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Harrah's Entertainment, two days after extending a deadline for shareholders in London Clubs International to accept a buyout offer, sweetened the deal late Friday to the British casino operator's largest stockholder -- an offer the stockholder accepted.
Las Vegas-based Harrah's said in a statement that a subsidiary of Malaysia-based Genting International, which holds almost 30 percent of London Clubs, agreed to sell its shares to Harrah's at a price higher than the company's previous offer.
On Aug. 31, Harrah's said it would pay 1.25 pounds per share for London Clubs, which is traded on the London Market. Genting is accepting 1.35 pounds per share from Harrah's.
The deal means Harrah's will pay $570 million for London Clubs, an additional $40 million above the original offer.
London Clubs operates seven casinos in the United Kingdom and has four other casinos under development. The company also manages two casinos in Egypt, a casino in South Africa and has a consulting agreement with a casino in Lebanon.
Analysts viewed the deal as way for Harrah's, which operates 39 casinos in 13 states, to expand its international presence. The company previously announced plans to build casinos in Slovenia and Spain, but recently dropped out of the running to build a casino in Singapore.
"We are encouraged that our offer for London Clubs International will be successful based on our agreement to purchase Genting's London Club shares," Harrah's Chairman Gary Loveman said in a statement Friday.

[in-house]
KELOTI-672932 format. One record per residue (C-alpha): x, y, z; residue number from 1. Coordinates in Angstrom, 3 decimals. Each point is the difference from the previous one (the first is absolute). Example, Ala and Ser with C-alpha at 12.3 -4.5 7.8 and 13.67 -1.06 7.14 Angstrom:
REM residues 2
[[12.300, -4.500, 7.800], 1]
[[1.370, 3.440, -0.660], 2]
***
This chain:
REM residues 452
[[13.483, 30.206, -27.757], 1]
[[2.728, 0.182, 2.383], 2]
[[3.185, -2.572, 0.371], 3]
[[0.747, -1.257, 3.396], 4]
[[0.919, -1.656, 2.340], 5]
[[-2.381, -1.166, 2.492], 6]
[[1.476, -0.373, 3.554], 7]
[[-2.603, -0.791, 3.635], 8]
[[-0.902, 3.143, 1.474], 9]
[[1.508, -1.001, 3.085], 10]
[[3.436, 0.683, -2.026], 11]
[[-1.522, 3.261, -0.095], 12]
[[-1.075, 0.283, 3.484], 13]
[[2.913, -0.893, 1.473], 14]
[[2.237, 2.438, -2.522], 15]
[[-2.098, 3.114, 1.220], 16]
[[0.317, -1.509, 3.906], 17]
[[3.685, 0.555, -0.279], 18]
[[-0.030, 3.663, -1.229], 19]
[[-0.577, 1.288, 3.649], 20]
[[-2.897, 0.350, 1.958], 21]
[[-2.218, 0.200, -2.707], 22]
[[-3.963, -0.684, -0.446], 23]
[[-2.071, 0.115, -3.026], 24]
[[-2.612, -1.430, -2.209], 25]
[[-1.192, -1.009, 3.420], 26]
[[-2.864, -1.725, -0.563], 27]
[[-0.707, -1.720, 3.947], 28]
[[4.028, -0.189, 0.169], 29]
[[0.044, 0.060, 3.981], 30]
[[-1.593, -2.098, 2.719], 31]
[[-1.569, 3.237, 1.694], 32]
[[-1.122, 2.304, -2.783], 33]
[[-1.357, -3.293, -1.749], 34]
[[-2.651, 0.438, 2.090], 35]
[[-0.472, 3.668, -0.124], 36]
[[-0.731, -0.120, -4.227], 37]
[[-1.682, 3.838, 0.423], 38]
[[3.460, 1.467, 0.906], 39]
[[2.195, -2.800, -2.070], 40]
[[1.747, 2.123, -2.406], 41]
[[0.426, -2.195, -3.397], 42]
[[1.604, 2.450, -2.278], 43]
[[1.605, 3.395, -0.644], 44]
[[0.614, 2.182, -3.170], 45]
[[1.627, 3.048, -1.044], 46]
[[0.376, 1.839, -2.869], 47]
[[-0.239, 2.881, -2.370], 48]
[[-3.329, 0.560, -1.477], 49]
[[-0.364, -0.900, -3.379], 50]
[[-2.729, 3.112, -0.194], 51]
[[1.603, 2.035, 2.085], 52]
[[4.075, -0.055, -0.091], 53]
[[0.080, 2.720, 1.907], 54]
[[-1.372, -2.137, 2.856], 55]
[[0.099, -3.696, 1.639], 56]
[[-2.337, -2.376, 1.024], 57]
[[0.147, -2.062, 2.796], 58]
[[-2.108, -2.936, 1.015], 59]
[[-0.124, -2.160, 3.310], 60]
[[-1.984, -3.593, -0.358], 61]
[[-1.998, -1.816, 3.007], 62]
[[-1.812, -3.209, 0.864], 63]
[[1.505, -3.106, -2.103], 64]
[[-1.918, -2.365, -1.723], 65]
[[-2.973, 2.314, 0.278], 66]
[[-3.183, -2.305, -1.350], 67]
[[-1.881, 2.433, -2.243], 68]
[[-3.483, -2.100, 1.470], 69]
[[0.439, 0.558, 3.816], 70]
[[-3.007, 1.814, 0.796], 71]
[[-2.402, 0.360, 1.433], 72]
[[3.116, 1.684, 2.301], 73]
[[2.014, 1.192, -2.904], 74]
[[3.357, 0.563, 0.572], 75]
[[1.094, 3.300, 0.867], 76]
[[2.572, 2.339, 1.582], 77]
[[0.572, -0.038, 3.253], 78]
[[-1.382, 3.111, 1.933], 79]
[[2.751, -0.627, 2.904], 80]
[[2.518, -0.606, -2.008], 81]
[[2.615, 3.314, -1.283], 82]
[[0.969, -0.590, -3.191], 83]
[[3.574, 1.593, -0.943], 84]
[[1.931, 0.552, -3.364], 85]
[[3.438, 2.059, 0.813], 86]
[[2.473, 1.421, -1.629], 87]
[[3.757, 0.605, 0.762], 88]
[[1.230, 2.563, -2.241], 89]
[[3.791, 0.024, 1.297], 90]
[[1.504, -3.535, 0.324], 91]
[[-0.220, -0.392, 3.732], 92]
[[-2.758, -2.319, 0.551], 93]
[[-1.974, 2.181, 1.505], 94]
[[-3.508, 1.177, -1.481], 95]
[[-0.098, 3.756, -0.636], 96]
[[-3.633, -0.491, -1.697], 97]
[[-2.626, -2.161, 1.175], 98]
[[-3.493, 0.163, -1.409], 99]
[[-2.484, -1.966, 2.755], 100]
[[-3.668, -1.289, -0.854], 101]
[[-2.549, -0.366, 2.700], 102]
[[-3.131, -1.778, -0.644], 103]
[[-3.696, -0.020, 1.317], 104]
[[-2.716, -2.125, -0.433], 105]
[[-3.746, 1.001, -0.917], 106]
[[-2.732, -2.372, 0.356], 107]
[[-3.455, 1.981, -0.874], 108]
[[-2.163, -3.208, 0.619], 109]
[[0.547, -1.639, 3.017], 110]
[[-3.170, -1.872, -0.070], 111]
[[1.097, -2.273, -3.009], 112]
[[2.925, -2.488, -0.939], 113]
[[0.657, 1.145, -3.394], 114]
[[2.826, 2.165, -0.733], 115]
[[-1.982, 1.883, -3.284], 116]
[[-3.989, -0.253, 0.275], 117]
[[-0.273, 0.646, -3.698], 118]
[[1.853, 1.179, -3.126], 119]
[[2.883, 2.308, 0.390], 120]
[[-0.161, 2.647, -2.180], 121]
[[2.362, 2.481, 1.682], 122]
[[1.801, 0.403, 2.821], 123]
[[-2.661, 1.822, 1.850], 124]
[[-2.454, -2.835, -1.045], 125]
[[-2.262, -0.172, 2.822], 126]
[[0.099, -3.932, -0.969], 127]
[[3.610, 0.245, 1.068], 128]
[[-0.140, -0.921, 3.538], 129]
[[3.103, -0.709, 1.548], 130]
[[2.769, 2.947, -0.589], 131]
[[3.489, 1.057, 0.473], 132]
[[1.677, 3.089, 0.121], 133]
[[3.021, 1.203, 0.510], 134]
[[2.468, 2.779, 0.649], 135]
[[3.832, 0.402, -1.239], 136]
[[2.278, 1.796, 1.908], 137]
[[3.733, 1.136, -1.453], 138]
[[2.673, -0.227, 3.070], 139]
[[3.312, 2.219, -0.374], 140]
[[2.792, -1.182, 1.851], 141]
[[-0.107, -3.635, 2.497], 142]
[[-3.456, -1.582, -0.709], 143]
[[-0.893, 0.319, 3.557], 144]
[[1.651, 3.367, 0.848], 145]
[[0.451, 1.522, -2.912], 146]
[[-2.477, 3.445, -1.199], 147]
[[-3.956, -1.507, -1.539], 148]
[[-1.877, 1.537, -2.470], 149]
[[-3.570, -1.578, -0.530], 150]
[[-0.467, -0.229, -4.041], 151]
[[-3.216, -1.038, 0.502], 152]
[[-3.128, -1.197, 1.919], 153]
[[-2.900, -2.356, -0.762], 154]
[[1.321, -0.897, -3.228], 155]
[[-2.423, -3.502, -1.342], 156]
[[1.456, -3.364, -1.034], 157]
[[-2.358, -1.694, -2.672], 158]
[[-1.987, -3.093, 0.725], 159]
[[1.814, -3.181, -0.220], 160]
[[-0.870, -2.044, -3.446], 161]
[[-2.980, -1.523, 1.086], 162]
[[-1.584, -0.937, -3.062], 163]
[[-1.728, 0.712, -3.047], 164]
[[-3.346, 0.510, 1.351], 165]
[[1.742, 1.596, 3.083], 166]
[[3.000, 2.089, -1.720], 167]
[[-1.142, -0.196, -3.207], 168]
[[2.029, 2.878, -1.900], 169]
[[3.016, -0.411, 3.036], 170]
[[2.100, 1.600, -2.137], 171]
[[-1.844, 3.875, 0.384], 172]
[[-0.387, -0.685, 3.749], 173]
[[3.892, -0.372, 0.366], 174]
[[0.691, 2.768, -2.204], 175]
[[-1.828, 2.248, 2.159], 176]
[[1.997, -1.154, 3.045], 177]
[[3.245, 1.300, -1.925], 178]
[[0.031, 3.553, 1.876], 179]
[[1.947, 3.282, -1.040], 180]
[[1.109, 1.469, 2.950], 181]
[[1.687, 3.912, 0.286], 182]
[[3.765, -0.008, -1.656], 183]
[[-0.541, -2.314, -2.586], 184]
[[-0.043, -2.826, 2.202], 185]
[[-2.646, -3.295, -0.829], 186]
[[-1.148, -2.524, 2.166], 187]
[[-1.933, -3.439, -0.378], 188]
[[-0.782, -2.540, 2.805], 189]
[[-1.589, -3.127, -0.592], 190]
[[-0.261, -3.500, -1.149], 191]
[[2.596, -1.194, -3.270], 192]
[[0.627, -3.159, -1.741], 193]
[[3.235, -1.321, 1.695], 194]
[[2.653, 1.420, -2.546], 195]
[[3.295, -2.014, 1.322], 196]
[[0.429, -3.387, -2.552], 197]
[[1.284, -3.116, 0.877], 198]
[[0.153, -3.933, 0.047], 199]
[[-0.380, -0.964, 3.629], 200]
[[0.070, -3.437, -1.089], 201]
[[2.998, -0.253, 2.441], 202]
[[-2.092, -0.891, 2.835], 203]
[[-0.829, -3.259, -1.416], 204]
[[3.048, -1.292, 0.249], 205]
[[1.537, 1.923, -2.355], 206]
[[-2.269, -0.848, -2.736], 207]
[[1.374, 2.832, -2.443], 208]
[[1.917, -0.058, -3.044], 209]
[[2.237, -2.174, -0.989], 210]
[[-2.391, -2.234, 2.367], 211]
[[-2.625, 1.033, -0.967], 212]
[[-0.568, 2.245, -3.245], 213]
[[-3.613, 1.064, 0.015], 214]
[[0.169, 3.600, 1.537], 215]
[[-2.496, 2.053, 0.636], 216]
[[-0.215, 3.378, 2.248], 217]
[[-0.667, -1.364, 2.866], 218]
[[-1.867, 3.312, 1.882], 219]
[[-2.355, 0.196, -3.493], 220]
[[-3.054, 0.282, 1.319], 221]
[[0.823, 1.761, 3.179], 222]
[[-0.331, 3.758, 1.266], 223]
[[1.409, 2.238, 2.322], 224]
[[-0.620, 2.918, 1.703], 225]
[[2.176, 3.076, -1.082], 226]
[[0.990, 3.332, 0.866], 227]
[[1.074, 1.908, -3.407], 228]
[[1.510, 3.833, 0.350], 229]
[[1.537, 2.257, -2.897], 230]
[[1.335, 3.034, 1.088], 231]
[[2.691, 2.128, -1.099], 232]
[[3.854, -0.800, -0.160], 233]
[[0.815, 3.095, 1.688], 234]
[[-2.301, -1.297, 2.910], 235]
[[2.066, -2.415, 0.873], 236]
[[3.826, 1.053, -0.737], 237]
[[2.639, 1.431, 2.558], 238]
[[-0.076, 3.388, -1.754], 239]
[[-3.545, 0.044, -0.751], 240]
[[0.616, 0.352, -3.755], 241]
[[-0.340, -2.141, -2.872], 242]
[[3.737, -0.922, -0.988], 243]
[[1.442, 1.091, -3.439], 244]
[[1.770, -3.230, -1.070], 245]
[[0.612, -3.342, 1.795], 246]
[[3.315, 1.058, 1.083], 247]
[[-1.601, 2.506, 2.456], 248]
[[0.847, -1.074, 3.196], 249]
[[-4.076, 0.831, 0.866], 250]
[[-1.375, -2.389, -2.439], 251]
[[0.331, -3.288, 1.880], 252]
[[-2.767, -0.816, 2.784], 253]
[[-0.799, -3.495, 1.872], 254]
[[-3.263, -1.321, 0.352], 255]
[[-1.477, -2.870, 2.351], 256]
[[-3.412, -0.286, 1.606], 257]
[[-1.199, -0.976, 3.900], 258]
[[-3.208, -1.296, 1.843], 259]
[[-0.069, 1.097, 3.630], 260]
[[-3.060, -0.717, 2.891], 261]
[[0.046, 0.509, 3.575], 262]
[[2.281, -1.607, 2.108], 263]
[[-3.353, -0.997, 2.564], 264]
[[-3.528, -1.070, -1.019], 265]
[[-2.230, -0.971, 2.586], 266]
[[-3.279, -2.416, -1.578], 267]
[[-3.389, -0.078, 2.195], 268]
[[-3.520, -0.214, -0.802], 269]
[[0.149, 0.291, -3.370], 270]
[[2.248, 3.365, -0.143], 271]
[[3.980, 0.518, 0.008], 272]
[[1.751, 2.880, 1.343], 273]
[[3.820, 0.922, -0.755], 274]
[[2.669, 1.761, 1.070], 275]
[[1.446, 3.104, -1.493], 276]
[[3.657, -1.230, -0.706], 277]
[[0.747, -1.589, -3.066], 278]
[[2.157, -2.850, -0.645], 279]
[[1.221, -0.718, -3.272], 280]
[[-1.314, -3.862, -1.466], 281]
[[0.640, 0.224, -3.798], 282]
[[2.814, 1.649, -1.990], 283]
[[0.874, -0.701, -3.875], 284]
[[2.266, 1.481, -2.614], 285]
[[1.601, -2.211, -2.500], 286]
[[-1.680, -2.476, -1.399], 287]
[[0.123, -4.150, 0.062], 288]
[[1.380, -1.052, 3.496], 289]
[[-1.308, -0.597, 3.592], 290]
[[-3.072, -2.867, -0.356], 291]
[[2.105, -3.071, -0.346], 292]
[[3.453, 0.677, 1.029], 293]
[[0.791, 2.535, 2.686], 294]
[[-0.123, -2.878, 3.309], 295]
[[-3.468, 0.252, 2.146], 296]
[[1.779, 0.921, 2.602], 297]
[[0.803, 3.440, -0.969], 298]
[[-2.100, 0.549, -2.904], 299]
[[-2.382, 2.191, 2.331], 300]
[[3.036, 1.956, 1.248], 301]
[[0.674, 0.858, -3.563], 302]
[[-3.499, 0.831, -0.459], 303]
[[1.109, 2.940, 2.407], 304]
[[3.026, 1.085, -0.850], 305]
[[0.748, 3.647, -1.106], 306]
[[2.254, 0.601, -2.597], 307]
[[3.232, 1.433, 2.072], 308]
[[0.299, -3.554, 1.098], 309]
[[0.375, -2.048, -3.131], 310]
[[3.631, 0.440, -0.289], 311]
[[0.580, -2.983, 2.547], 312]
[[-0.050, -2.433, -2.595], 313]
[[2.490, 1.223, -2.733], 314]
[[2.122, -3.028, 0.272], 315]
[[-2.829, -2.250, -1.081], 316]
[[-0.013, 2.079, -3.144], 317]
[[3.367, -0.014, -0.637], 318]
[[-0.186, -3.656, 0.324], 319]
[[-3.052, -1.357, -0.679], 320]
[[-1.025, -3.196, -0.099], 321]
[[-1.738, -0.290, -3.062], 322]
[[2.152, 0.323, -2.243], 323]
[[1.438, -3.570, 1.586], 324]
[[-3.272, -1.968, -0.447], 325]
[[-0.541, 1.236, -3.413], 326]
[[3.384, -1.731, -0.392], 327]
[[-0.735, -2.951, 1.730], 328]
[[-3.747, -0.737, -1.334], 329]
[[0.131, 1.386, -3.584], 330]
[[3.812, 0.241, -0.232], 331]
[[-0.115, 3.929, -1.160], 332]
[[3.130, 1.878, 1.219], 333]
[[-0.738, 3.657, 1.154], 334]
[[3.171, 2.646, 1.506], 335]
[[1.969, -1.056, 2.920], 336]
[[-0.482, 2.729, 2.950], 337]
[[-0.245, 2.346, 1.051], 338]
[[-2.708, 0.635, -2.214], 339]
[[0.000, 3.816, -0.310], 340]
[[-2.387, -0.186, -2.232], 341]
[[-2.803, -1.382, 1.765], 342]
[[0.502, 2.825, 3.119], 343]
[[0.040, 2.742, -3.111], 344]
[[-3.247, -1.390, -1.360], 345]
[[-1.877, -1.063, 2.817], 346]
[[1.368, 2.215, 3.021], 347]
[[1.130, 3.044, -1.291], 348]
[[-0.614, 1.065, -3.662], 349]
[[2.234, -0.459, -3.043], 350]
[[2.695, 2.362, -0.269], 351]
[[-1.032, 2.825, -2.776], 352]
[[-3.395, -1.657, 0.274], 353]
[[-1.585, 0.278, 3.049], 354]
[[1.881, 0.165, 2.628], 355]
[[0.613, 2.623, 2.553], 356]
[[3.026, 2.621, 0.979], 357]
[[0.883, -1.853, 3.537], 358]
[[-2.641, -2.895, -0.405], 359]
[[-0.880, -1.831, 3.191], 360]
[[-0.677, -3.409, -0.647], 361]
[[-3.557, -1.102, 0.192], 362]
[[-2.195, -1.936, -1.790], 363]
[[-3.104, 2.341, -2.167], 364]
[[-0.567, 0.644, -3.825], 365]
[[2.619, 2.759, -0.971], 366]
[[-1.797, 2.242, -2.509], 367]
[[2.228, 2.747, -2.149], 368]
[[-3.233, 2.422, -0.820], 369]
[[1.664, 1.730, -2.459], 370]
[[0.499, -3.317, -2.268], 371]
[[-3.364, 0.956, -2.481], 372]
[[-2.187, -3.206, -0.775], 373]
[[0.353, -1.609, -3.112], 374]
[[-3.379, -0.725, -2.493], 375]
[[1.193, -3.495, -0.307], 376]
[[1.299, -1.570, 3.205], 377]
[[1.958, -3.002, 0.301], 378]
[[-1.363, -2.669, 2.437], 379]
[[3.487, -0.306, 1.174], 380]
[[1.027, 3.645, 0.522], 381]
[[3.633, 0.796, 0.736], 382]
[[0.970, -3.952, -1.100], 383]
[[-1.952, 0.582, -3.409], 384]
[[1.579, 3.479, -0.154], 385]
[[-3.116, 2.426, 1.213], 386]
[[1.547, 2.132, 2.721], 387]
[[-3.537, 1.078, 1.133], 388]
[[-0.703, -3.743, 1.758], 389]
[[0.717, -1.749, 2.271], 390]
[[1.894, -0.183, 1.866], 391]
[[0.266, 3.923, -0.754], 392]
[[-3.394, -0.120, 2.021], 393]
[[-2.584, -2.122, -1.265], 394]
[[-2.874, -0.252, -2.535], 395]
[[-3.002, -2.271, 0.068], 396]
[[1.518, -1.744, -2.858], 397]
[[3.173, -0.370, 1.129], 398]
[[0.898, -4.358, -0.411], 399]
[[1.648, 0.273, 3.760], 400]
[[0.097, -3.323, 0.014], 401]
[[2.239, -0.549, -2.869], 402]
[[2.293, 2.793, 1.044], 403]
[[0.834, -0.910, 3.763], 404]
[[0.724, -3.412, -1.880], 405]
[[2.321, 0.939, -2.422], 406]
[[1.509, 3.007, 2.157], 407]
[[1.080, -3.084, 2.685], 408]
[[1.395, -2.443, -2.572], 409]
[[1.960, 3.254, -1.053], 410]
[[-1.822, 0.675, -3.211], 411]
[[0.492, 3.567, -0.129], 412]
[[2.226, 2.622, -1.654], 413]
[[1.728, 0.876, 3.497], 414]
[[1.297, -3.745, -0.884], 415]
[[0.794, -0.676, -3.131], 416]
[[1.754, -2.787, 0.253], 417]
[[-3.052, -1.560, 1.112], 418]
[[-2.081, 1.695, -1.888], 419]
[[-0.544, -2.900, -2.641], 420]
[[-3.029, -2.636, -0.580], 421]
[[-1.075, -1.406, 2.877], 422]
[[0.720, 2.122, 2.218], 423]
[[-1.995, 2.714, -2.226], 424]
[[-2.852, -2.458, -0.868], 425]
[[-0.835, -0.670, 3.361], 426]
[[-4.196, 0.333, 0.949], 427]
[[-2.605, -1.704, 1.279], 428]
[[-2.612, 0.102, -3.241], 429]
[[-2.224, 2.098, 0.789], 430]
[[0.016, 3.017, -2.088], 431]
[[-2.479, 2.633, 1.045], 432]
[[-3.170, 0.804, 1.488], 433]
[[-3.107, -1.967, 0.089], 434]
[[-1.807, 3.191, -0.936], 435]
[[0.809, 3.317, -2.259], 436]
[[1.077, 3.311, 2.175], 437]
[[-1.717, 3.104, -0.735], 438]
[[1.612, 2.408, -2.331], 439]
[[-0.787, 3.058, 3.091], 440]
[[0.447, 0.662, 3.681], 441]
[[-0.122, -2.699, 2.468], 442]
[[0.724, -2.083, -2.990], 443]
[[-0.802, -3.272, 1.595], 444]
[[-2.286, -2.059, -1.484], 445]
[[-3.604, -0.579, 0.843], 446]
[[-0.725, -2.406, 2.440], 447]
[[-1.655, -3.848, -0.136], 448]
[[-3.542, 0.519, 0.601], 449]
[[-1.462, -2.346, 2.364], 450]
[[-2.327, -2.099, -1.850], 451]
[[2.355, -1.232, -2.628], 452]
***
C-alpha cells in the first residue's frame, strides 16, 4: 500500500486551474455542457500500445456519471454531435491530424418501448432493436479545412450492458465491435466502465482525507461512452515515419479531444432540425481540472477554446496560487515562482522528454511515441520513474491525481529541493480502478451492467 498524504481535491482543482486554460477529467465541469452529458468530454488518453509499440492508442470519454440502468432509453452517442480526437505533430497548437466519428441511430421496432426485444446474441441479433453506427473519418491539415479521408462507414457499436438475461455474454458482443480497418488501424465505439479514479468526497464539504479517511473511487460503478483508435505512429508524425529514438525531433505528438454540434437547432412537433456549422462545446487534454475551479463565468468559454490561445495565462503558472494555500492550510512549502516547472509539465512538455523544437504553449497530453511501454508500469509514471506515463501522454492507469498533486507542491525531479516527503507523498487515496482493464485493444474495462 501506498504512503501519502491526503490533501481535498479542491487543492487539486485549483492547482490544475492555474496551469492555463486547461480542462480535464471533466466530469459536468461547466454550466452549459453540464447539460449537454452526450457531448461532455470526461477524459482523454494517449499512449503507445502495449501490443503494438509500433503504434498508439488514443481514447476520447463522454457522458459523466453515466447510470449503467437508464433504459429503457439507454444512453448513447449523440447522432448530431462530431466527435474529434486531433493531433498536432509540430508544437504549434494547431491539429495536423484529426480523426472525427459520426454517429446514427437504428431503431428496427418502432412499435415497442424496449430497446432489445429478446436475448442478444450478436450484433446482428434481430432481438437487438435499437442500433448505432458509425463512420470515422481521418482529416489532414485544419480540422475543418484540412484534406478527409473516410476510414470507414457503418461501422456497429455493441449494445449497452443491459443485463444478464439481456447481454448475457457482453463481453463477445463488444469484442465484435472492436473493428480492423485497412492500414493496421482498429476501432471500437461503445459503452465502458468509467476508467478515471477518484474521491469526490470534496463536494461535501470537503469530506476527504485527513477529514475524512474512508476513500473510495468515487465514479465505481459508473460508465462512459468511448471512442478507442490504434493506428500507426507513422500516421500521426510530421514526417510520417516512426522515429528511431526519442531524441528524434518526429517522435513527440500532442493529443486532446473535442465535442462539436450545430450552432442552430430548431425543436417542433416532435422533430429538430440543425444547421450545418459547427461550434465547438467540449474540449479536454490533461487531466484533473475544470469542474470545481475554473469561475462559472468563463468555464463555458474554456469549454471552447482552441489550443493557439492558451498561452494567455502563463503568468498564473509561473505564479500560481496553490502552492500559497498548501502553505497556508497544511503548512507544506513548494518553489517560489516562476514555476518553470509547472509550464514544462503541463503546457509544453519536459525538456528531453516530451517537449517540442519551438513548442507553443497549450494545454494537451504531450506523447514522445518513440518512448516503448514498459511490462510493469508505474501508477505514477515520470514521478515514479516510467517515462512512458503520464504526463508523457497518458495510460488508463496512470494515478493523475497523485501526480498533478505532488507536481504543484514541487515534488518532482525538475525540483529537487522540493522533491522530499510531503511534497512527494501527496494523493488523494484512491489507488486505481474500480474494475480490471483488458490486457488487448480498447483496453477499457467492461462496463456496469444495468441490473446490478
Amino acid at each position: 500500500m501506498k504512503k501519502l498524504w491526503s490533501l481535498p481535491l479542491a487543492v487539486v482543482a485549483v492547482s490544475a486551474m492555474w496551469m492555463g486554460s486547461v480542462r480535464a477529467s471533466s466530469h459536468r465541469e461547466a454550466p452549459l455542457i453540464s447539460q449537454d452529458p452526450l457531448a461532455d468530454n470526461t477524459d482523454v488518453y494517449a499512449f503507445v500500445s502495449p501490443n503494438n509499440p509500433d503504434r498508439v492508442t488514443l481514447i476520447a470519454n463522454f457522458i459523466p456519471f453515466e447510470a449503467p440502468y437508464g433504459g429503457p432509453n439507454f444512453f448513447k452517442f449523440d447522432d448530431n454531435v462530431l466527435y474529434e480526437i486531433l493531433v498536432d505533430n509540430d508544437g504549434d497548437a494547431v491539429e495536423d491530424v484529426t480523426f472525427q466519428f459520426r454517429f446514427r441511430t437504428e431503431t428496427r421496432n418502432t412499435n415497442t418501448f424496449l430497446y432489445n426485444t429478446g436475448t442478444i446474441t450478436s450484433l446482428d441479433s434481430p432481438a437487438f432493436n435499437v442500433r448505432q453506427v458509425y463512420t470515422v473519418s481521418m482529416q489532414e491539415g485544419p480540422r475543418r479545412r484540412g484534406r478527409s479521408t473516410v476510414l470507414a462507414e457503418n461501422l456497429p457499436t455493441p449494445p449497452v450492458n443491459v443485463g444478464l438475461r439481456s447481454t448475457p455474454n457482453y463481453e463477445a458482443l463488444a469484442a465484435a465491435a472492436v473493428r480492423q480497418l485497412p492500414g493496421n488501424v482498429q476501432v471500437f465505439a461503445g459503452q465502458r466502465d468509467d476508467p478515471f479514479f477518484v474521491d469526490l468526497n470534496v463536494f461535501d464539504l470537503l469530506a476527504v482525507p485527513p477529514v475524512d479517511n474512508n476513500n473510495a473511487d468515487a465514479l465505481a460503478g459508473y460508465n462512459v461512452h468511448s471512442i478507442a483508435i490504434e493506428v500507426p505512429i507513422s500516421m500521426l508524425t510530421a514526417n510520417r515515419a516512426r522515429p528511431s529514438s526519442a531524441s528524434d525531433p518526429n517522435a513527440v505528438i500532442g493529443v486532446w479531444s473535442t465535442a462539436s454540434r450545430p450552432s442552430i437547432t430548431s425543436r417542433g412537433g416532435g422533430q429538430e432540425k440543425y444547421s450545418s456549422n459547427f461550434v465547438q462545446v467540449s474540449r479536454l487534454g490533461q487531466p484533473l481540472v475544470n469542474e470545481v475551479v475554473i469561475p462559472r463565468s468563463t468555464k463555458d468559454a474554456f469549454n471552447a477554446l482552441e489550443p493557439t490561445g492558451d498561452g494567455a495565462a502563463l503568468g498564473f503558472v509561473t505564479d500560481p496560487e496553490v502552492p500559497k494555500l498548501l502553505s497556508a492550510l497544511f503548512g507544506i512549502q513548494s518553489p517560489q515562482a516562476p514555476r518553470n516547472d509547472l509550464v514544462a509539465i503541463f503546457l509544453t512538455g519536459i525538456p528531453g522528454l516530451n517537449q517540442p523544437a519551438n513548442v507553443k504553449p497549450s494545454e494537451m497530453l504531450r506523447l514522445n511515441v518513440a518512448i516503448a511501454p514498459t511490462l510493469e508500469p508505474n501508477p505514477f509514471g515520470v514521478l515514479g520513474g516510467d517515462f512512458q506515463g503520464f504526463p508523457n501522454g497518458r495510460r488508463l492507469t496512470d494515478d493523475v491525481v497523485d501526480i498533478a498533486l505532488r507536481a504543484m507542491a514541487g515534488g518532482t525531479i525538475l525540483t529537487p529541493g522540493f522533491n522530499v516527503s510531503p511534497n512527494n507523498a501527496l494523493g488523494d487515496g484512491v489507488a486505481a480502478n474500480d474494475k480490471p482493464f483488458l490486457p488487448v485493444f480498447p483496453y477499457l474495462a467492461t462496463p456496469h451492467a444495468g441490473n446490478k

The transaction was announced after trading closed on the New York Stock Exchange. Shares in Harrah's closed Friday at $73.96, up a penny or 0.01 percent.
On Wednesday, Las Vegas-based Harrah's extended the deadline for London Club shareholders to accept the tender offer until Nov. 4. Harrah's has said it hopes to complete the purchase of London Clubs by year's end.
Harrah's, itself, is the subject of a buyout offer from two private equity groups seeking to take the casino operator private.
Texas Pacific Group of Fort Worth, Texas, and New York-based Apollo Management Group have offered to buy all outstanding share of Harrah's for between $83 and $84 a share, a deal totaling more than $15.5 billion. An initial offer was first announced on Oct. 2.
Harrah's said a special committee of its nonmanagement board of directors is evaluating the offer.
The buyout offer wasn't mentioned Friday. Loveman said the London Clubs deal would help Harrah's expand further in the British gaming market once gaming laws are loosened in England, allowing for Las Vegas-style casinos.
"The strong collection of London Club properties would put Harrah's in a strong position to take advantage of the evolving regulatory framework in the United Kingdom," Loveman said. "The multinational operational experience of the London Club's management strengthens Harrah's existing team, enhancing the success for international expansion opportunities."
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